Having improved many of its functionality features, Bizagi recently released version 9.1.6 of its business process management (BPM) software. I’m pleased to announce that the Bizagi BPM Suite 9.1.6 is a TEC Certified system for BPM functionality.
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When it comes to finding the right talent, today’s organizations have plenty of options. With the increasing popularity of social networking, however, companies are moving away from traditional hiring processes and opting for more technologically driven methods.
Here are four of the more popular recruiting trends and some of the vendors that offer solutions, apps, or services in each of these spaces.
Part 1 of this blog series articulated the acute need to bring supply chain planning and execution together so that enterprises can react quickly in an informed and confident fashion. The Boston Red Sox‘ September 2011 collapse was used as a poignant example of how even the best long-term planning can be rendered useless if there is no responsiveness during crunch time.
In general, if we know that our plans are inherently wrong to start with – because we can’t forecast and predict accurately – why do we still insist on religiously executing that plan? On the other hand, if you need to make a change, shouldn’t you be able to evaluate the holistic consequences of your decision, especially in these days of scarce credit and working capital?
I am pleased to announce the launch of TEC’s final software buyer’s guide of the year: Innovations in CRM. Download your copy now.
This buyer’s guide provides in-depth insight from Gabriel Gheorghiu, TEC’s analyst specializing in CRM, about the state of the CRM market, and includes solution overviews, links to CRM resources, customer success stories, and a directory of hundreds of CRM software vendors. The guide aims to educate readers about the CRM space and what vendors are doing to differentiate themselves from the competition through innovations such as cloud computing, social media, and mobile, to name a few. Read the rest of this entry »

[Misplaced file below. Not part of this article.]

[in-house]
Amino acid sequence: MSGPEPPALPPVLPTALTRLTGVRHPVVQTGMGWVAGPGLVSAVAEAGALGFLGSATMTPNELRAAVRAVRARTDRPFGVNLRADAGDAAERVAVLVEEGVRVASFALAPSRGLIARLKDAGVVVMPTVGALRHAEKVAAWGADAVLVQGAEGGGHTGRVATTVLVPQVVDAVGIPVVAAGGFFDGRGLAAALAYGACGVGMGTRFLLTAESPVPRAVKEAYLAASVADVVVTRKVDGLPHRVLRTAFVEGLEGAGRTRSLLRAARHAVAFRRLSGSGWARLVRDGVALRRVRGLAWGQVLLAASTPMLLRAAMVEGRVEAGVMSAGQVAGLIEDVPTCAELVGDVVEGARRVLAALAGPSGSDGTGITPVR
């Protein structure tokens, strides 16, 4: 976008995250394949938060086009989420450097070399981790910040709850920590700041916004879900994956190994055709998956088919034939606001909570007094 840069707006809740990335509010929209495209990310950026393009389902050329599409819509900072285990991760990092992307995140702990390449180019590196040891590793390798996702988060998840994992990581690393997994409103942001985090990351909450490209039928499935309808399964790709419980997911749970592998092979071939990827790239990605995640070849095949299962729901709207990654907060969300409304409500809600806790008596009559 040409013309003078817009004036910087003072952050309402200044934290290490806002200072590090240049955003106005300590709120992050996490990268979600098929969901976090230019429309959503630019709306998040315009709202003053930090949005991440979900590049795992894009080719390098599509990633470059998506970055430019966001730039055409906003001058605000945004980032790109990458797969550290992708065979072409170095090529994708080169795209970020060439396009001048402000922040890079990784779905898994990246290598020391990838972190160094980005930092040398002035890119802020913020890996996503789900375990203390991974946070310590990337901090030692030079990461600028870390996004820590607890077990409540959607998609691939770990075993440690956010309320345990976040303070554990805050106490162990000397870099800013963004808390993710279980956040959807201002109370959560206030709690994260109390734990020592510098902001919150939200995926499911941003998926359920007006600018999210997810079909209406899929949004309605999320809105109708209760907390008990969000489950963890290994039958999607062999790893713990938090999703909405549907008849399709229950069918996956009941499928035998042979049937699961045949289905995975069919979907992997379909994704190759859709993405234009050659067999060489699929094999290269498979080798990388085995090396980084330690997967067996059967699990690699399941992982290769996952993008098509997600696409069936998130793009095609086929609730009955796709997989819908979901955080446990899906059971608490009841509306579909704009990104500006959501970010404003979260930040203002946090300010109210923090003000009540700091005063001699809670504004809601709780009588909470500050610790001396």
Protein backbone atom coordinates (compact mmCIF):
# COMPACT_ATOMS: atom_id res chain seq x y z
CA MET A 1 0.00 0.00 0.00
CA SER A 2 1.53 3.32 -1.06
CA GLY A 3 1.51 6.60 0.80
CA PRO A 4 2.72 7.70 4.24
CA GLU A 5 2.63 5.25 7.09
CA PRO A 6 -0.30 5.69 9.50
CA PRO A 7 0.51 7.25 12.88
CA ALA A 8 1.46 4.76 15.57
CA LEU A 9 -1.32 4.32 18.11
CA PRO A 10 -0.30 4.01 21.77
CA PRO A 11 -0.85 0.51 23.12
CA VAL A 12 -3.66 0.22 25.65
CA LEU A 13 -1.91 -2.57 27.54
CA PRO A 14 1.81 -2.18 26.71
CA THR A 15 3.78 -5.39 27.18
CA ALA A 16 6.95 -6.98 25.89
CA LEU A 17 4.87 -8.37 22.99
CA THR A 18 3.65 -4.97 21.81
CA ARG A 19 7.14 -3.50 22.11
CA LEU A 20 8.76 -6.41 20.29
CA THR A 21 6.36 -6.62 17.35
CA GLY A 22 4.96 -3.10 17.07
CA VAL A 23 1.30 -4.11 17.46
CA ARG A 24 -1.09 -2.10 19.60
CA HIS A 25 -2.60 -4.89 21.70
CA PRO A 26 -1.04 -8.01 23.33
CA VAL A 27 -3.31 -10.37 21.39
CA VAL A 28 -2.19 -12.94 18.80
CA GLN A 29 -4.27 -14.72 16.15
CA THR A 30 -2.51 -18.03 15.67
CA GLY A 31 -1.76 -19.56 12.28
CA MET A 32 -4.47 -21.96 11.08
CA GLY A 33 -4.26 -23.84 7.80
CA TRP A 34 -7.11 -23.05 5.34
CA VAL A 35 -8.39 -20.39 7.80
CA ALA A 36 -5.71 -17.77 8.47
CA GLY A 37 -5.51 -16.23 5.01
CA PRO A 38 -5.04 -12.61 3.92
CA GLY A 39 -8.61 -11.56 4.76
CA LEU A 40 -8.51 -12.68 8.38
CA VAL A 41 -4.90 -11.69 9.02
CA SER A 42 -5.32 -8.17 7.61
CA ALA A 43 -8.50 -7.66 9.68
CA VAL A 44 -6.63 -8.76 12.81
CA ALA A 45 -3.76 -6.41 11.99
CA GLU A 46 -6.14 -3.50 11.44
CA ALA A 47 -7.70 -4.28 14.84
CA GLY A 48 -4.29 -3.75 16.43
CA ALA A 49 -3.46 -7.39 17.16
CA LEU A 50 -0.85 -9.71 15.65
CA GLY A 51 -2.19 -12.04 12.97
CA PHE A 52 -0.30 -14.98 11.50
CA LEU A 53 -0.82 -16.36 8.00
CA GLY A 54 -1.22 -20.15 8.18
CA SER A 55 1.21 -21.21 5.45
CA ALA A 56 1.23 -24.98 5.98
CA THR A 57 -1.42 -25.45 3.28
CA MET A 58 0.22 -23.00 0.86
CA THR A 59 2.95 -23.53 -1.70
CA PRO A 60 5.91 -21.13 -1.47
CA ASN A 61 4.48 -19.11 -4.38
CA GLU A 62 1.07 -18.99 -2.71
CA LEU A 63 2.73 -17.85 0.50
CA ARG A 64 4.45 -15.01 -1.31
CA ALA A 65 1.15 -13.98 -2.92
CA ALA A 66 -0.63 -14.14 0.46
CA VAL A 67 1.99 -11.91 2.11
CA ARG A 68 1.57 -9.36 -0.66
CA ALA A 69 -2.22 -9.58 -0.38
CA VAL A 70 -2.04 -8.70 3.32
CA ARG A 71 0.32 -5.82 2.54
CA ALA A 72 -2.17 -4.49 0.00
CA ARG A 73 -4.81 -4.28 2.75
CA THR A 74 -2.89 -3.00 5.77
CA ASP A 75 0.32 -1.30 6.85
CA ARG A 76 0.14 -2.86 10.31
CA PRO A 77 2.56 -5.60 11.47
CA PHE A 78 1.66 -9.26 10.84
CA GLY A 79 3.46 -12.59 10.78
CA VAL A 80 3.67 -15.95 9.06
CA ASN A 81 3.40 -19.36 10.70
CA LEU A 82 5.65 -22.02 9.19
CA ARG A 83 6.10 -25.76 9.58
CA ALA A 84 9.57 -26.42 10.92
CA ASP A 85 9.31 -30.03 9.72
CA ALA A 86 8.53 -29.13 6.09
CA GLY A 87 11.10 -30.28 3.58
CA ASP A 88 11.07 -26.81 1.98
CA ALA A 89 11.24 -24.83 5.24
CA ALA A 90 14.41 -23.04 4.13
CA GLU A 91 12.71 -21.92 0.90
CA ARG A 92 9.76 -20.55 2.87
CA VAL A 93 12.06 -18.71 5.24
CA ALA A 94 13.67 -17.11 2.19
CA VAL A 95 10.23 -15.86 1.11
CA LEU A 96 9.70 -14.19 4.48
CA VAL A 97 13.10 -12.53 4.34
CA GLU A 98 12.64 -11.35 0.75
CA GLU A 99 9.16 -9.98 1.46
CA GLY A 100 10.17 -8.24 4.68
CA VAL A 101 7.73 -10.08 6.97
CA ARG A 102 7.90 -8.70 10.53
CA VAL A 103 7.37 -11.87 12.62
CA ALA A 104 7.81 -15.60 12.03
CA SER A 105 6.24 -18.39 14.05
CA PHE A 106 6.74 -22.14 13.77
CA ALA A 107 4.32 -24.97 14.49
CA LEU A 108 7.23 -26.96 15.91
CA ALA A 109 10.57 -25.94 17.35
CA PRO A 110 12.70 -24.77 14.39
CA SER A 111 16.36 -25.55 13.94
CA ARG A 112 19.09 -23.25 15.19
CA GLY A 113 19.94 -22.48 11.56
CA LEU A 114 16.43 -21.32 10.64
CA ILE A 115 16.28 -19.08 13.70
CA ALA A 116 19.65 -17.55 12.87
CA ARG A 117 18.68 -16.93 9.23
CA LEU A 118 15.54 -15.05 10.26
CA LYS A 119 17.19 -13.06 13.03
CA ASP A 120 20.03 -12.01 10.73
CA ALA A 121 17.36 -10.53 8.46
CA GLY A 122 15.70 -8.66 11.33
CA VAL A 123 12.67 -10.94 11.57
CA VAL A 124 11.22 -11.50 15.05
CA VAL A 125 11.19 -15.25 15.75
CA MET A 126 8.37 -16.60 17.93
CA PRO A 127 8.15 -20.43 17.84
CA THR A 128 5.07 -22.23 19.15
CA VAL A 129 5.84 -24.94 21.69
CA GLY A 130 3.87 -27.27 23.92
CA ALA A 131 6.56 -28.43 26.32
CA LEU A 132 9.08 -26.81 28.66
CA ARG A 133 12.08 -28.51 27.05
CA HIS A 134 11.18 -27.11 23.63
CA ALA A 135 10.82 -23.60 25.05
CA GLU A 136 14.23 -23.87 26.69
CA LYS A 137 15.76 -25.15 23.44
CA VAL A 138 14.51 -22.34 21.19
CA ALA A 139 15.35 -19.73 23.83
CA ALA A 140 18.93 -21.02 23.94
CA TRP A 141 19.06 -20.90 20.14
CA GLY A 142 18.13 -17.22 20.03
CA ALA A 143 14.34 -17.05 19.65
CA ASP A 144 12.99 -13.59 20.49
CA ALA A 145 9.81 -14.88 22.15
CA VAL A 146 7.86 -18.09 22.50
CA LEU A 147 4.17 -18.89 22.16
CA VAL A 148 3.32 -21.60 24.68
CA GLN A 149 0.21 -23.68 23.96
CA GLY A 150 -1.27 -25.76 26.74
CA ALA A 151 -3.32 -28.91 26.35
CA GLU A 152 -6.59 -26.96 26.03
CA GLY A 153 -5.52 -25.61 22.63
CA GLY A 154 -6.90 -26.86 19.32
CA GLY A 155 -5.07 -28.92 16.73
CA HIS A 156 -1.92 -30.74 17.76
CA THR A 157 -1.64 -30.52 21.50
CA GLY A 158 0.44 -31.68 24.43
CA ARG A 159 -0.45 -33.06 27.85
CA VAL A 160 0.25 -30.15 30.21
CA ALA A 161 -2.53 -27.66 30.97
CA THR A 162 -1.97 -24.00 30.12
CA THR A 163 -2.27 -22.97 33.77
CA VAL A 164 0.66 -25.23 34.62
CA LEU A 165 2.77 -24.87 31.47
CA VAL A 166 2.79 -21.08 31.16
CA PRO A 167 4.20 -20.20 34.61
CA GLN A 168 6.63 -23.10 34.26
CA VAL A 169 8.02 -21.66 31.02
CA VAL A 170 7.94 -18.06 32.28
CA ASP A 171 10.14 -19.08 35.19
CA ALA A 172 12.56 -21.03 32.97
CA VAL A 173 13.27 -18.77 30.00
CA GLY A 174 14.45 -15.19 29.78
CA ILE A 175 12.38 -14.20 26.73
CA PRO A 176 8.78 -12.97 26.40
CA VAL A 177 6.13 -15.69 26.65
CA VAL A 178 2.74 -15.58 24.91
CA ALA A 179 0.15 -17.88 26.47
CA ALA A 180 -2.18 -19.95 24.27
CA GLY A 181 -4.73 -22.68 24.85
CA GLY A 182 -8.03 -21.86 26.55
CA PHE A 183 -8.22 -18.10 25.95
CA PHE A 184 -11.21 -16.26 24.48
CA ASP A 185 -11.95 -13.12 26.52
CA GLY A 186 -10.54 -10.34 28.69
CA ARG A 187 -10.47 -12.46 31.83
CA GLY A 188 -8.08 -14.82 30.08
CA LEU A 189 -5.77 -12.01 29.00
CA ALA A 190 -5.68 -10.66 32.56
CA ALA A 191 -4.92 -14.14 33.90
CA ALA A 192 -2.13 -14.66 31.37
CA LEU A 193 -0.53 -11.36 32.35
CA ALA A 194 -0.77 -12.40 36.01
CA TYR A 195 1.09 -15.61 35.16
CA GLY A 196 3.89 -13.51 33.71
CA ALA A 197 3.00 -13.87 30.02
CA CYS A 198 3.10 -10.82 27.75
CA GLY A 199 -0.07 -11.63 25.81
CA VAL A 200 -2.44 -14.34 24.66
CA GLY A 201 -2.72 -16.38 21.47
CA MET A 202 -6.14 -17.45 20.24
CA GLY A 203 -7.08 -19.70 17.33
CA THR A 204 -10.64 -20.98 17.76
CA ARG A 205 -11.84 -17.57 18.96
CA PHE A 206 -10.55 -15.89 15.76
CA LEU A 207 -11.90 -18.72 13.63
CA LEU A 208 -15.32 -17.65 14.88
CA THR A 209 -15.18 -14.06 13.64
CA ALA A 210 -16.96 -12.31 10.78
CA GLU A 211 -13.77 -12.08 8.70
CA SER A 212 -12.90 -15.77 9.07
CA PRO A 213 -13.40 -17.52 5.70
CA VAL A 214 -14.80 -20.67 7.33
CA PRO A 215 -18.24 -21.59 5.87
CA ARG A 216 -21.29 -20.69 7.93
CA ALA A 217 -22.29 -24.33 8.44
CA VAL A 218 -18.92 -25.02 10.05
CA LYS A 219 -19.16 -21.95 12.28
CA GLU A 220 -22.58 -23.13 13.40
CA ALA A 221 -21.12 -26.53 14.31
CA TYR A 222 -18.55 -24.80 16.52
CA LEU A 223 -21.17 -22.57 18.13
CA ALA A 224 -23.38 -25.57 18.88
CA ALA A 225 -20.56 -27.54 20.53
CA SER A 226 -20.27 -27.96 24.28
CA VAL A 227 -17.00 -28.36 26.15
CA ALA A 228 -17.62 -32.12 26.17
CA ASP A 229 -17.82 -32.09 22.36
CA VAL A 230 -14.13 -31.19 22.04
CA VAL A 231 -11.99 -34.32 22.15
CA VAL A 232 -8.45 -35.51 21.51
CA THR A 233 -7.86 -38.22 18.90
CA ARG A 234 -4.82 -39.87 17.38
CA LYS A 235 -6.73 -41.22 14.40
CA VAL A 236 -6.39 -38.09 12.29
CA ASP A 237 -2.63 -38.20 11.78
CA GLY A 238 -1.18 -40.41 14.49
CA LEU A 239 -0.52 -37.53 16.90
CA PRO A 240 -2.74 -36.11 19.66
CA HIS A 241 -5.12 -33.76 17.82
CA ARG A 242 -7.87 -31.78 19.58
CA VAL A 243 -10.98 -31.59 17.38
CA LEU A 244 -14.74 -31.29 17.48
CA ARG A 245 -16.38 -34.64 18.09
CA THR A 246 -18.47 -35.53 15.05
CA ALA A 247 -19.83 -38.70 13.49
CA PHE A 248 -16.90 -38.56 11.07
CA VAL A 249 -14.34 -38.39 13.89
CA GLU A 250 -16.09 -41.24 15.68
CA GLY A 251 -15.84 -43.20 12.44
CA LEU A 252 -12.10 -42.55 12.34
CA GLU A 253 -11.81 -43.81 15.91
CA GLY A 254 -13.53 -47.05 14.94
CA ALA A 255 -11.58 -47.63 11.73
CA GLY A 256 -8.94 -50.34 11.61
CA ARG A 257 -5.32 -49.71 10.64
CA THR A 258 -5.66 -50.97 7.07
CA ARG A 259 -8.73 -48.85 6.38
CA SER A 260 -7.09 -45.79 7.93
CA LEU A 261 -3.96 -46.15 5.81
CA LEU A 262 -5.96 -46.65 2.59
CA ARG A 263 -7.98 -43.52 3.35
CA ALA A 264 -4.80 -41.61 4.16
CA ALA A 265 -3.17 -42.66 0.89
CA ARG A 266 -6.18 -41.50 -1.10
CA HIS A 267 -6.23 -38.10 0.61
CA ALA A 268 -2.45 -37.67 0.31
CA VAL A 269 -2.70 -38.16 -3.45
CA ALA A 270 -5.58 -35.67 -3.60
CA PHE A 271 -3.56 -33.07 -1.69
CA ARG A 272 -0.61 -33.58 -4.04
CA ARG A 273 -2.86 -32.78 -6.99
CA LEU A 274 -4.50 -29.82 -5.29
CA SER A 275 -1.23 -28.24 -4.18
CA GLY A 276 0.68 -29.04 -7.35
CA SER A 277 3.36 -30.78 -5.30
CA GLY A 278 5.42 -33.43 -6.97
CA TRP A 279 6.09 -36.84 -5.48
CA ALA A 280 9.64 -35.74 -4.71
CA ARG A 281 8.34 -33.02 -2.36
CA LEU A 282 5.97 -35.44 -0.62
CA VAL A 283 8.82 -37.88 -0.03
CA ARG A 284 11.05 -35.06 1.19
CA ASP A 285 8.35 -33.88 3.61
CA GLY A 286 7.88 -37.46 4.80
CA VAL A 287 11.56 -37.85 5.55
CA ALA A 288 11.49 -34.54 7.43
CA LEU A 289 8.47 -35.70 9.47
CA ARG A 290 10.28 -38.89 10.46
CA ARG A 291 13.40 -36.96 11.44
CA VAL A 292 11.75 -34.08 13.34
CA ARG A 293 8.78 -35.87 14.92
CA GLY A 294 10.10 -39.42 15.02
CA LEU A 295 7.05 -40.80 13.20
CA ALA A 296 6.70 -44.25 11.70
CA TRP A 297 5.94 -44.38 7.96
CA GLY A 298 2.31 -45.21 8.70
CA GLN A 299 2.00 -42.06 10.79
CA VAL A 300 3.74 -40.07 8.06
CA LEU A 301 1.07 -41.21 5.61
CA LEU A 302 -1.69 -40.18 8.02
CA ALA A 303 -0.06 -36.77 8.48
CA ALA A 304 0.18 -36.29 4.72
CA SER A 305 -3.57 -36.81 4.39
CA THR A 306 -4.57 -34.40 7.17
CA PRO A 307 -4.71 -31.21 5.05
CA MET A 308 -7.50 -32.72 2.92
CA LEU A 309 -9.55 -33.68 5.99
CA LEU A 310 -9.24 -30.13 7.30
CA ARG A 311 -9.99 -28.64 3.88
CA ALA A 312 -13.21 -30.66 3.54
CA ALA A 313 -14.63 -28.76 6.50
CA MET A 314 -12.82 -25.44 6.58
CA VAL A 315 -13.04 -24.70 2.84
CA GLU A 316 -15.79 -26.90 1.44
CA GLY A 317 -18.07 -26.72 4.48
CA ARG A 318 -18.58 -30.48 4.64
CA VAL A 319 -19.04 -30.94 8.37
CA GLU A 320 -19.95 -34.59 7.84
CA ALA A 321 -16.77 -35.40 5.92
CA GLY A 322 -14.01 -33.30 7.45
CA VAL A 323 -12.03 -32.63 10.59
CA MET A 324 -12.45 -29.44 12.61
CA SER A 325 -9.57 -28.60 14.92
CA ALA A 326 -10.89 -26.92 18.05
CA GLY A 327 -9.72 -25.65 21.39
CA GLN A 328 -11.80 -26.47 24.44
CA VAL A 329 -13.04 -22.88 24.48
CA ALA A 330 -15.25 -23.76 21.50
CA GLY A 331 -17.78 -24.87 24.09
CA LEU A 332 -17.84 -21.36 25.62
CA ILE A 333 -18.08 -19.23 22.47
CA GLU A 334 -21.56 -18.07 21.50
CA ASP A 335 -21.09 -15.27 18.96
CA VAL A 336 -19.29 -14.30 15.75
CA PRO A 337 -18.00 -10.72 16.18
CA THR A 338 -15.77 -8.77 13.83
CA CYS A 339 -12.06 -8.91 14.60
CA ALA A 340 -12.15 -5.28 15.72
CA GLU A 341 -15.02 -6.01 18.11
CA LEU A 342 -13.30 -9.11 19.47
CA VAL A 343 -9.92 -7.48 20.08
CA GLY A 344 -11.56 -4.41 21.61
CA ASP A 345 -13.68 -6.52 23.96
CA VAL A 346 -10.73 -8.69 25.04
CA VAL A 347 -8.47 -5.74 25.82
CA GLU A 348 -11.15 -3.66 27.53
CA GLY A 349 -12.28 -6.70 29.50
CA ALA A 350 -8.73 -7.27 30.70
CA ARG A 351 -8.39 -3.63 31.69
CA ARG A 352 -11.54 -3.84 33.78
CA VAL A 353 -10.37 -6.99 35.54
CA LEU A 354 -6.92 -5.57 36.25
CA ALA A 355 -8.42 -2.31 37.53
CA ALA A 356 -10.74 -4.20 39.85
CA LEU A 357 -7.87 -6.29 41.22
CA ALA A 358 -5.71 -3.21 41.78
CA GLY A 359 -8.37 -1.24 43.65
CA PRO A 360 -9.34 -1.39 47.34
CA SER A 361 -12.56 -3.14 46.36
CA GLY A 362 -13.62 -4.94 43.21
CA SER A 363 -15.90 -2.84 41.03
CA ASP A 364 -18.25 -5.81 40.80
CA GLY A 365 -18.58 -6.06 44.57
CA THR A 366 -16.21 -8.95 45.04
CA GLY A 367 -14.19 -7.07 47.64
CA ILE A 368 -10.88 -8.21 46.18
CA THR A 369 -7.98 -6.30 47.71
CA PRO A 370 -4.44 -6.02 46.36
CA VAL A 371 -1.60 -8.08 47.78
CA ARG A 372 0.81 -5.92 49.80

Part 1 of this blog series talked about my very first attendance of BigIdeas, BigMachines’ annual user conference that takes place in the fall in Chicago. I wasn’t the only one that attended BigIdeas 2011 for the first time, as in May 2011 the company’s financial backers brought in David Bonnette, a seasoned Oracle executive in the customer relationship management (CRM) realm, as the new president. Mr. Bonnette has since gradually replaced the company’s founder and former CEO Godard Abel.
The highlights of Bonnette’s keynote presentation were that BigMachines has recently moved towards acting as an established company with more structured processes rather than as a slightly disorganized rapidly growing startup. Predictable results for both the vendor and its customers should come from more simplified and prepackaged offerings, and the upcoming BigMachines 12 release was previewed.
My attendance of Siemens’ two-day product lifecycle management (PLM) analyst summit in the late summer of 2011 was like trying to drink from a fire hose. Even without the plant automation and manufacturing execution system (MES) discussion (which was also included in the 2010 event), there was an abundance of products and related information, and I am still trying to wrap my mind around the main messages of the event. Look for a separate article on my impressions from the summit, eventually.
In any case, the event ended with a question and answer (Q&A) session between the analysts/bloggers and Siemens PLM top executives. One question was whether, in light of Dassault Systemes recently acquiring Intercim’s MES and Enginuity for process PLM capabilities, and PTC acquiring MKS Inc. in the application lifecycle management (ALM) space, Siemens will also make any acquisitions in the near future. The diplomatic answer by Siemens was to look for some acquisitions down the track, both for technology and functional scope expansion.
The latest addition to Technology Evaluation Centers’ (TEC’s) Web-based software evaluation system, TEC Advisor, is the new Express Software Comparison Report. This report allows you to compare the strengths and weaknesses of enterprise software solutions on a functional module-by-module basis. If you’re an organization in the early stages of your software evaluation process, the “express” report is a good starting point. You’ll get the online report comparing your selected solutions free of charge in just a few minutes.